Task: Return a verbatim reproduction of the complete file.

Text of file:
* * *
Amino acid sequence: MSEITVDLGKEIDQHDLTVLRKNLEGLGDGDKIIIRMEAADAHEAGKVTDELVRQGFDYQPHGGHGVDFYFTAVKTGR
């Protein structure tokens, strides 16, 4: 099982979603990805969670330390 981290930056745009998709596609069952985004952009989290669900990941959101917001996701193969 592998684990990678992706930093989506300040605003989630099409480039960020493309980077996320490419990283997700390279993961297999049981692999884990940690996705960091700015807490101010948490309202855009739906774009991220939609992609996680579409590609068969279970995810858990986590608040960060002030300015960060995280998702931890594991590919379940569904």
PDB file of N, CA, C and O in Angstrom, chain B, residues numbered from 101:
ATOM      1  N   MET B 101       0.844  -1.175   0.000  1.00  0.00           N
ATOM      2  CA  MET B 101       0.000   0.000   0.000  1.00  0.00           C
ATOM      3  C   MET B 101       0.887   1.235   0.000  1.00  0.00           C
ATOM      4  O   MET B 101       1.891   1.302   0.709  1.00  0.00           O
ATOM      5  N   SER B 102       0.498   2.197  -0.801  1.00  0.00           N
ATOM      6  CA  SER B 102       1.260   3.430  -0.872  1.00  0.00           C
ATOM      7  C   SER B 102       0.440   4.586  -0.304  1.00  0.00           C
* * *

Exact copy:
Amino acid sequence: MSEITVDLGKEIDQHDLTVLRKNLEGLGDGDKIIIRMEAADAHEAGKVTDELVRQGFDYQPHGGHGVDFYFTAVKTGR
């Protein structure tokens, strides 16, 4: 099982979603990805969670330390 981290930056745009998709596609069952985004952009989290669900990941959101917001996701193969 592998684990990678992706930093989506300040605003989630099409480039960020493309980077996320490419990283997700390279993961297999049981692999884990940690996705960091700015807490101010948490309202855009739906774009991220939609992609996680579409590609068969279970995810858990986590608040960060002030300015960060995280998702931890594991590919379940569904």
PDB file of N, CA, C and O in Angstrom, chain B, residues numbered from 101:
ATOM      1  N   MET B 101       0.844  -1.175   0.000  1.00  0.00           N
ATOM      2  CA  MET B 101       0.000   0.000   0.000  1.00  0.00           C
ATOM      3  C   MET B 101       0.887   1.235   0.000  1.00  0.00           C
ATOM      4  O   MET B 101       1.891   1.302   0.709  1.00  0.00           O
ATOM      5  N   SER B 102       0.498   2.197  -0.801  1.00  0.00           N
ATOM      6  CA  SER B 102       1.260   3.430  -0.872  1.00  0.00           C
ATOM      7  C   SER B 102       0.440   4.586  -0.304  1.00  0.00           C